Carbondale was formally presented with its AARP Age-Friendly Community certification last week at an event held at the Third Street Center organized by the Carbondale Age-Friendly Community Initiative (CAFCI) — an ad hoc caucus of senior citizens whose goal is to “strengthen seniors’ voices and contributions to Carbondale.”
The AARP Age-Friendly Community distinction is awarded to communities that have committed to becoming more age-friendly under criteria established by AARP and the World Health Organization (WHO).
Carbondale’s official “AARP Age-Friendly Community” designation was issued in July. Bob Murphy, AARP Colorado director, and Roberto Rey, AARP Colorado associate state director of multicultural outreach, were there for the formal certification presentation to Carbondale Mayor Dan Richardson.
Approximately 160 people attended the event. Commenting on the large turnout, Murphy stated, “Look where we are this afternoon — we’re engaged!”
Murphy told the audience they have a tremendous economic impact, stating that seniors, as a group, comprise the third-largest economy in the world, only behind the United States and China.
The staggering statistics of the country’s Baby Boomers (those born from 1946 to 1964) population should come as no surprise. Murphy said Colorado’s aging population is the third-largest demographic in the United States. In Colorado, the fastest-growing age groups are age 75+ and 85+.
CAFCI is led by co-chairs Niki Delson and Judie Blanchard and includes an organizing committee consisting of 12 seniors, also known as CAFCI Leaders. Delson noted, “CAFCI is built on relationships–between ourselves and the greater Carbondale community.”
Delson said one member benefit of being an AARP Network of Age-Friendly Communities is being eligible to apply for AARP’s annual Community Challenge Grant program, which the AARP website notes, “fund[s] quick-action projects that spark change across the country.” While Delson notes those grants are highly-competitive more importantly, AARP will advise CAFCI of multiple grant opportunities from other organizations.
In addition to speakers, the assembly included 21 organizations providing information on topics, such as senior programs available through Garfield County, sports conditioning and martial arts programs, legal services, and educational and volunteer opportunities.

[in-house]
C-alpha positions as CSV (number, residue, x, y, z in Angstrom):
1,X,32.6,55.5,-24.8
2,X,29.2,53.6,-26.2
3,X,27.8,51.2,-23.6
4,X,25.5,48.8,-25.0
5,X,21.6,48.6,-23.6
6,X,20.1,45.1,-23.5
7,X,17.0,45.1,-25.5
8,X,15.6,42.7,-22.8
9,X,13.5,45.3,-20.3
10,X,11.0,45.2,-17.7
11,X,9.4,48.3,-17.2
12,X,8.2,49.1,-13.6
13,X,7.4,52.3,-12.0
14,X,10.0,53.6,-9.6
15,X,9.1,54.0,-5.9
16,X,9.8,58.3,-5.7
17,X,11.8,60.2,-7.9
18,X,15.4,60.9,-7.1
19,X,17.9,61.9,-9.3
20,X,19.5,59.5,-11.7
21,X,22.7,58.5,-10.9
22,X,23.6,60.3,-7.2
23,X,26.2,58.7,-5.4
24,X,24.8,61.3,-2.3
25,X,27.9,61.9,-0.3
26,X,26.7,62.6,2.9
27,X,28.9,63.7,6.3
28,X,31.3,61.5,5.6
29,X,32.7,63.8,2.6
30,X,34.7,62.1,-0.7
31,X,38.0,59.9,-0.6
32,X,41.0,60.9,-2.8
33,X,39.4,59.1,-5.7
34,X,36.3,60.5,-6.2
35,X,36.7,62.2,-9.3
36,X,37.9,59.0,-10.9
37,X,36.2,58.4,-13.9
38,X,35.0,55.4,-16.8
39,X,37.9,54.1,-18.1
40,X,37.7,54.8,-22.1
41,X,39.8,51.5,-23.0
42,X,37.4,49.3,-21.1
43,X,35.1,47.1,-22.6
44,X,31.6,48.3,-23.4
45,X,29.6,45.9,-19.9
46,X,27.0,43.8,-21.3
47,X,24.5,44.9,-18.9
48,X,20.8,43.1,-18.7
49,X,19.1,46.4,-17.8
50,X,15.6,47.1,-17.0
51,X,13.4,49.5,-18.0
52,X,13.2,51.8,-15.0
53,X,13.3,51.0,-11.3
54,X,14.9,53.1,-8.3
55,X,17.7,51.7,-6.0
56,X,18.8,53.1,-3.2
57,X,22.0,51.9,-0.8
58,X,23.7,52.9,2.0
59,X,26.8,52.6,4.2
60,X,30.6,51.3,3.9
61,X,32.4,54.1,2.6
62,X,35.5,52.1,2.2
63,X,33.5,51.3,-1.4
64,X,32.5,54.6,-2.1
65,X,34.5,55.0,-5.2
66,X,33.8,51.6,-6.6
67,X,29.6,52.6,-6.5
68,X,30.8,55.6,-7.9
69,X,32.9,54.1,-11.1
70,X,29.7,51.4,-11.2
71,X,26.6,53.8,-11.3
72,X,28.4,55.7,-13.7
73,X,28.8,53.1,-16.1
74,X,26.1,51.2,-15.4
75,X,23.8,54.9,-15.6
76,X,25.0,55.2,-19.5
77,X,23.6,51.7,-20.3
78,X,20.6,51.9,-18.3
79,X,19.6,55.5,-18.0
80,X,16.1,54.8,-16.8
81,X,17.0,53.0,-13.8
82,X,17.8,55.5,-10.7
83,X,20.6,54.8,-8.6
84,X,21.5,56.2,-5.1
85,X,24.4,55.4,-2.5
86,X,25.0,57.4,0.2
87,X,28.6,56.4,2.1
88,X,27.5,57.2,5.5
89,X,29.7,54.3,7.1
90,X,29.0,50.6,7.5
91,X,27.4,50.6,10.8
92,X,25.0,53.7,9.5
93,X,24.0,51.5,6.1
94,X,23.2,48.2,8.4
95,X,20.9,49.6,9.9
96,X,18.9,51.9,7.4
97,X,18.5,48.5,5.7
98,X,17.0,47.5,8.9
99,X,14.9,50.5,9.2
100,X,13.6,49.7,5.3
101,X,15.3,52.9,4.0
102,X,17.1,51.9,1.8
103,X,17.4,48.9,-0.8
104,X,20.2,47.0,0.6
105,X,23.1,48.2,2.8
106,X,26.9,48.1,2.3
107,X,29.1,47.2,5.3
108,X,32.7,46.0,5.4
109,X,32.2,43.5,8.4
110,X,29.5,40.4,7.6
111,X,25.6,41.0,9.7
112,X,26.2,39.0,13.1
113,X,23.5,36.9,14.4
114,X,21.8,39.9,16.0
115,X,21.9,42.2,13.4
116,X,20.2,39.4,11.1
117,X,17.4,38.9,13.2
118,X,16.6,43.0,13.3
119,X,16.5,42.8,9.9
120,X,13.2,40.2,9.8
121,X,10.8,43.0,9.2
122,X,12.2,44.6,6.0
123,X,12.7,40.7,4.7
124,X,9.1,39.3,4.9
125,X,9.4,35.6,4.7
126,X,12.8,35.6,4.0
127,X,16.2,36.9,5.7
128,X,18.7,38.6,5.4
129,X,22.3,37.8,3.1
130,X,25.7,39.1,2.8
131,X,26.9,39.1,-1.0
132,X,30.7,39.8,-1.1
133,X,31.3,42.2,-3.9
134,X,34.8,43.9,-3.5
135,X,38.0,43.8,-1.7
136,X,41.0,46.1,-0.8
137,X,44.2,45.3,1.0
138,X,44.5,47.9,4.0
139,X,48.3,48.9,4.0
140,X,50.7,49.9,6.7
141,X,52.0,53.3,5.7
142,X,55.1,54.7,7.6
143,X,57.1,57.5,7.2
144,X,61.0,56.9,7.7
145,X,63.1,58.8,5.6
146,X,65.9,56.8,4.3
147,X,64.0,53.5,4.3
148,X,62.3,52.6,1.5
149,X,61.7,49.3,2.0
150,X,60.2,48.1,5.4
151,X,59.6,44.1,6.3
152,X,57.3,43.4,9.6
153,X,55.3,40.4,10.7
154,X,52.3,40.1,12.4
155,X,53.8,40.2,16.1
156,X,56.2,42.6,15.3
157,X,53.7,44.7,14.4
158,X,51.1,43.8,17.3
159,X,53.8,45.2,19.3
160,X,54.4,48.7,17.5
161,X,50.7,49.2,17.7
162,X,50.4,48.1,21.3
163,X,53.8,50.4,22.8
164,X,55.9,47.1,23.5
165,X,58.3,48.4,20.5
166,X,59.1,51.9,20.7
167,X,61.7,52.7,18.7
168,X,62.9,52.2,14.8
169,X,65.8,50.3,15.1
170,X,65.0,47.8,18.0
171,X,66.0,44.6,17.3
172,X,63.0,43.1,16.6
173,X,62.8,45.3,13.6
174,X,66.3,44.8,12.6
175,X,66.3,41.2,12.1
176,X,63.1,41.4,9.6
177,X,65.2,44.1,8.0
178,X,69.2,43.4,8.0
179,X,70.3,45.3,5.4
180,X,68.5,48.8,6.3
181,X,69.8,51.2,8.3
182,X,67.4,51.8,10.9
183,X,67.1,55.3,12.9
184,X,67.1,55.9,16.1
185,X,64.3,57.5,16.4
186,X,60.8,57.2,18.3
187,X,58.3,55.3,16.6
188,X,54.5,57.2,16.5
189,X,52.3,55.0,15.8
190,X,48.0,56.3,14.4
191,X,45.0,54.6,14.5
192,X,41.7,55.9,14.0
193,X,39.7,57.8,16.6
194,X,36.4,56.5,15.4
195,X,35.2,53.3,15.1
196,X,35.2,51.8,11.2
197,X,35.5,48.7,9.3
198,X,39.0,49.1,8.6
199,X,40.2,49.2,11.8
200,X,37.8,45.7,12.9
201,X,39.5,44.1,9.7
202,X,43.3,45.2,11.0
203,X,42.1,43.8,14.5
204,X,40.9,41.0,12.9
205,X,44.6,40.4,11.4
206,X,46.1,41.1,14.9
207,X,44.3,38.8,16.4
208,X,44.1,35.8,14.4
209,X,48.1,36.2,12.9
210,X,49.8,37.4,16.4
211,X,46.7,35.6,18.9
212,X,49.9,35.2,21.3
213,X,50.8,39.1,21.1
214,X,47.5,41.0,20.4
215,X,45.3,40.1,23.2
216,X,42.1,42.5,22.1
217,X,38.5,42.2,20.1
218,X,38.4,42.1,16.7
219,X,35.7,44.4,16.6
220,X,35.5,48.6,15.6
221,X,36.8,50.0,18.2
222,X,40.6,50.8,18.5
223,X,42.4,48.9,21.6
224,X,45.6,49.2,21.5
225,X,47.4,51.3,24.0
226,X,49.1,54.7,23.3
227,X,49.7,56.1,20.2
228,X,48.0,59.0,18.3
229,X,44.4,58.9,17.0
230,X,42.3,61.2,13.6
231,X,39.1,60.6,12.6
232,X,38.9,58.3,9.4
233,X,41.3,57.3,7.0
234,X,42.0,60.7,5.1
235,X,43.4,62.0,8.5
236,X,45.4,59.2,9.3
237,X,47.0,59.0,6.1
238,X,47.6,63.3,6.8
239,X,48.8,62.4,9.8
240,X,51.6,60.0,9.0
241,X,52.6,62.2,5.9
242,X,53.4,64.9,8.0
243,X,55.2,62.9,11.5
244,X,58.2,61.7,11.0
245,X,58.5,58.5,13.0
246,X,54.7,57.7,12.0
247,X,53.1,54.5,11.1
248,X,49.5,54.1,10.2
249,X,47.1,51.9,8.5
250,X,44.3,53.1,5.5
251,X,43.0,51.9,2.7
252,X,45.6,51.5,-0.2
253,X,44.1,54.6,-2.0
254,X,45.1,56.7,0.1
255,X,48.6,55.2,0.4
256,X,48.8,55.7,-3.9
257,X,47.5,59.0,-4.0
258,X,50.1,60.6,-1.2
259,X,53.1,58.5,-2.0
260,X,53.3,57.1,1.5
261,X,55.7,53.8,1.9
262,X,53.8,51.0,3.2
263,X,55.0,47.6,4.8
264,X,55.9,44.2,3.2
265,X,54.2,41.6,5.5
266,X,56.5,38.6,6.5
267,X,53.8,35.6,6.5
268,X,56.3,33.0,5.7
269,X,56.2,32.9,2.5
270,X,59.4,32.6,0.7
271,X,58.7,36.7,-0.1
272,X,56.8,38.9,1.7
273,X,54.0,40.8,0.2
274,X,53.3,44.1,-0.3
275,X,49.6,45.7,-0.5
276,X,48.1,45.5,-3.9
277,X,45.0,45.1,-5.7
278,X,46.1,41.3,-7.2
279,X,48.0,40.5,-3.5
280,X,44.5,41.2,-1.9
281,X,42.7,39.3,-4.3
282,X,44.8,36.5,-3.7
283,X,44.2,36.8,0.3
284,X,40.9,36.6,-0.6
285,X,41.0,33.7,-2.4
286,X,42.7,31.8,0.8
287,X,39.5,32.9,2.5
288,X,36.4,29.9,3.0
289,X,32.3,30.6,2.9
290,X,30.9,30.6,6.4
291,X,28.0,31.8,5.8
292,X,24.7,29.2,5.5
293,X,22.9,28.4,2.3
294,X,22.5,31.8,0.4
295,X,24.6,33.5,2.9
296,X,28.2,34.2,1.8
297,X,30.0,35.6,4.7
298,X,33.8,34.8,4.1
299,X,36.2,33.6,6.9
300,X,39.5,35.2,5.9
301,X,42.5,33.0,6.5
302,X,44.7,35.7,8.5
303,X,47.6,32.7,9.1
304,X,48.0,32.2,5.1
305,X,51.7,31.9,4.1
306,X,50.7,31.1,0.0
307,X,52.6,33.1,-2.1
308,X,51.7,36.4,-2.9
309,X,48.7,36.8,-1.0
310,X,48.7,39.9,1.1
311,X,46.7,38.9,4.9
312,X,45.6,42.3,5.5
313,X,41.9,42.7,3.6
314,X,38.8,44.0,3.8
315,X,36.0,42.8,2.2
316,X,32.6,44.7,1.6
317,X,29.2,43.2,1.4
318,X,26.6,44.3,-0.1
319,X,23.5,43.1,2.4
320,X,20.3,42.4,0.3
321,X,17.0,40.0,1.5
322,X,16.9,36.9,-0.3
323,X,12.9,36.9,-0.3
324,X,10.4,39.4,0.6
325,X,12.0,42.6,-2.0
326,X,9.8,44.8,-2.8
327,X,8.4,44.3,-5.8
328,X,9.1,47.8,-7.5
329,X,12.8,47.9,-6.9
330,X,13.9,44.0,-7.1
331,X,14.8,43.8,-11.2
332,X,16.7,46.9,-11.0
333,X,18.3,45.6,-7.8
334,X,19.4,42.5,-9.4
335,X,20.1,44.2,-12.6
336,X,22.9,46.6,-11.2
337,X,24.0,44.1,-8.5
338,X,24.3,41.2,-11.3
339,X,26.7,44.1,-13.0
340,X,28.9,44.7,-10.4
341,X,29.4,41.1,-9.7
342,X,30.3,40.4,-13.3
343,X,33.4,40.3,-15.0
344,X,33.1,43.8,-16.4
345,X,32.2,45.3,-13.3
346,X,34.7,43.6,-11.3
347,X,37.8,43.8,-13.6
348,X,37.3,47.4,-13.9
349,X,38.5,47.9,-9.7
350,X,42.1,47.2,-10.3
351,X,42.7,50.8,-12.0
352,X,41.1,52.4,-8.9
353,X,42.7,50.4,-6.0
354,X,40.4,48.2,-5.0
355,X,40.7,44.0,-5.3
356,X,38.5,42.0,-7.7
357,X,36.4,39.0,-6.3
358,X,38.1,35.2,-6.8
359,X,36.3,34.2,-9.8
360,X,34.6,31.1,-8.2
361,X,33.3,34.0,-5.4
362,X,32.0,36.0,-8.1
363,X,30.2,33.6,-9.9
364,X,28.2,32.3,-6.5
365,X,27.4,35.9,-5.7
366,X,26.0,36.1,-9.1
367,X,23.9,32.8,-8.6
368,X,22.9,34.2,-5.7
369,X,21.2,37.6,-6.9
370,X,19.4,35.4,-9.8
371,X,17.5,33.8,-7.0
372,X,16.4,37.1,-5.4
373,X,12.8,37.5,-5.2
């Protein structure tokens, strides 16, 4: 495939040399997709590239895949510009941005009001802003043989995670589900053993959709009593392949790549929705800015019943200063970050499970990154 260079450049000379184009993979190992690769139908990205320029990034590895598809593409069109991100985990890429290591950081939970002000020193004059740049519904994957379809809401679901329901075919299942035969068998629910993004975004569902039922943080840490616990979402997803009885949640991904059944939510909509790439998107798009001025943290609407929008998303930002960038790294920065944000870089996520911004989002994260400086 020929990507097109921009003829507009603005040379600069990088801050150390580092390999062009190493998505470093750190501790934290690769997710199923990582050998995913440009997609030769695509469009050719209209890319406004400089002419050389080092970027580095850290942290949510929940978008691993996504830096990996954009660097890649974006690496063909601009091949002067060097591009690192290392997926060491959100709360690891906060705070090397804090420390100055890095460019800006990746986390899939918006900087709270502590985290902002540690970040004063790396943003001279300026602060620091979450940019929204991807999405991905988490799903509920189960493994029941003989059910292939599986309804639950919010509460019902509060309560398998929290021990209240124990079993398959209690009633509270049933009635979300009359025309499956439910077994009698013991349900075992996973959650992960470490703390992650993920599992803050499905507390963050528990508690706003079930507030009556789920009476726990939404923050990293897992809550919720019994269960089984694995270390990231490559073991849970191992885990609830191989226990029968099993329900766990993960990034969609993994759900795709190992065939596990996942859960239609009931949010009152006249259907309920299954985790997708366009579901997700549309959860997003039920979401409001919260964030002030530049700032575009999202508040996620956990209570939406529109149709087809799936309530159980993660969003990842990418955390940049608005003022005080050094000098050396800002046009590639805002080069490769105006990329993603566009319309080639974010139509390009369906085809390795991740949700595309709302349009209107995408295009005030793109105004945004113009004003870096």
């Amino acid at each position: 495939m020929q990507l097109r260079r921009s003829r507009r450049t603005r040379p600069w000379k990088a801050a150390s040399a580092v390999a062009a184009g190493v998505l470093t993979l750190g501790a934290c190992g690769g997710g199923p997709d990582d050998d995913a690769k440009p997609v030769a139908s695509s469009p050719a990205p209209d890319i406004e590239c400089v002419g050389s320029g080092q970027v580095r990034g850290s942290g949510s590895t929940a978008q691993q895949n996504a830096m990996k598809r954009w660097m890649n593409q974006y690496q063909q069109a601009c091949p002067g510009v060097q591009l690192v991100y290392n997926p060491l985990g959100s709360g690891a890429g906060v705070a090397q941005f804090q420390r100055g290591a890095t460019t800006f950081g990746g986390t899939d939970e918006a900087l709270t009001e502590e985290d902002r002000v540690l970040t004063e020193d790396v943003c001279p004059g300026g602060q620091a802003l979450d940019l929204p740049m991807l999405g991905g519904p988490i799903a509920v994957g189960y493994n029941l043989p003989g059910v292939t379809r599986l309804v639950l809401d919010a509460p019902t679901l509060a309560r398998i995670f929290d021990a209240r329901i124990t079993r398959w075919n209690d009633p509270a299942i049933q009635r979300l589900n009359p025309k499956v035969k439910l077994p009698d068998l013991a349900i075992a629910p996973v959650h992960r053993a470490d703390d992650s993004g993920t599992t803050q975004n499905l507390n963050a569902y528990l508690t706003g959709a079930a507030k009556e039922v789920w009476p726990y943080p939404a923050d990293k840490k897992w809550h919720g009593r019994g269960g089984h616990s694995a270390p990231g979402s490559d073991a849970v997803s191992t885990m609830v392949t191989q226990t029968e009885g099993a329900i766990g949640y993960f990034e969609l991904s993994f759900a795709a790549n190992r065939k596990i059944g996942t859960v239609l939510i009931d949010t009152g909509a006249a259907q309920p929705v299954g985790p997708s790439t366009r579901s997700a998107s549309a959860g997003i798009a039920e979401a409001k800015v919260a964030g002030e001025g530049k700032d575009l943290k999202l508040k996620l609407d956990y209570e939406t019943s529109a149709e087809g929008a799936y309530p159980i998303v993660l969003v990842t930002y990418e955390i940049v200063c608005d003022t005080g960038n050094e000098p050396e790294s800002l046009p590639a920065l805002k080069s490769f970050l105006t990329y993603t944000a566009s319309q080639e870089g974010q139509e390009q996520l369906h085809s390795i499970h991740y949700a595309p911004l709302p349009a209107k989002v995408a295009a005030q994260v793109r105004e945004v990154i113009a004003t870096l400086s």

Senior Matters, as a 501(c)3 nonprofit organization, is acting as CAFCI’s fiscal agent. Senior Matters Director John Hoffmann recalled CAFCI members started off meeting in each other’s homes. The group now has its Sunday meetings in the Senior Matters office at the Third Street Center.
Hoffmann reiterates, “it’s been so wonderful to have an advocacy group, especially a grassroots advocacy group, come up and utilize the senior center,” Hoffmann noted, “It’s good to have an ad hoc grassroots group that is operating separately from Senior Matters.”
Reflecting on what CAFCI brings to the mix, Richardson said, “Really, what they’re doing is they’re just broadening all of our perspectives. In this case, about age-friendly initiatives, but it’s part of a bigger narrative, as well.”
Delson cited a few of CAFCI’s accomplishments to date: 1) creating a senior services webpage on the Town of Carbondale website; 2) performing a walking audit of every priority corridor and presenting those results, which ultimately led to the Town Trustees hiring an outside consultant to look into traffic, bike, and pedestrian issues on Eighth Street; and 3) a walk with Heritage Park residents, many of whom use walkers or use wheelchairs, to identify an area where two donated benches will provide a place to rest or visit. They will be installed, as weather permits, this spring.
At the community assembly, CAFCI organizers asked attendees to complete a survey listing three challenges that “might keep you from being able to live in Carbondale from infancy through old age?” CAFCI Leader Nicolette Toussaint said the initial review of responses revealed three predominant concerns: 1) walkability – snow clearance, sidewalks, and night lighting of sidewalks; 2) connections to RFTA and the Carbondale Circulator; and 3) affordable housing, including single-level and senior-care housing.
For more information about CAFCI, go to agefriendlycarbondale.org or call 366-6460.
Carbondale Town Planner Janet Buck, when asked about the event turnout, said, “I see this as a great opportunity to create infrastructure and a built environment not only for our aging community now but for generations to come.” She added, “I look at this room, and I see people who created change in the ’60s and ’70s. I’ll be curious to see what they do now.”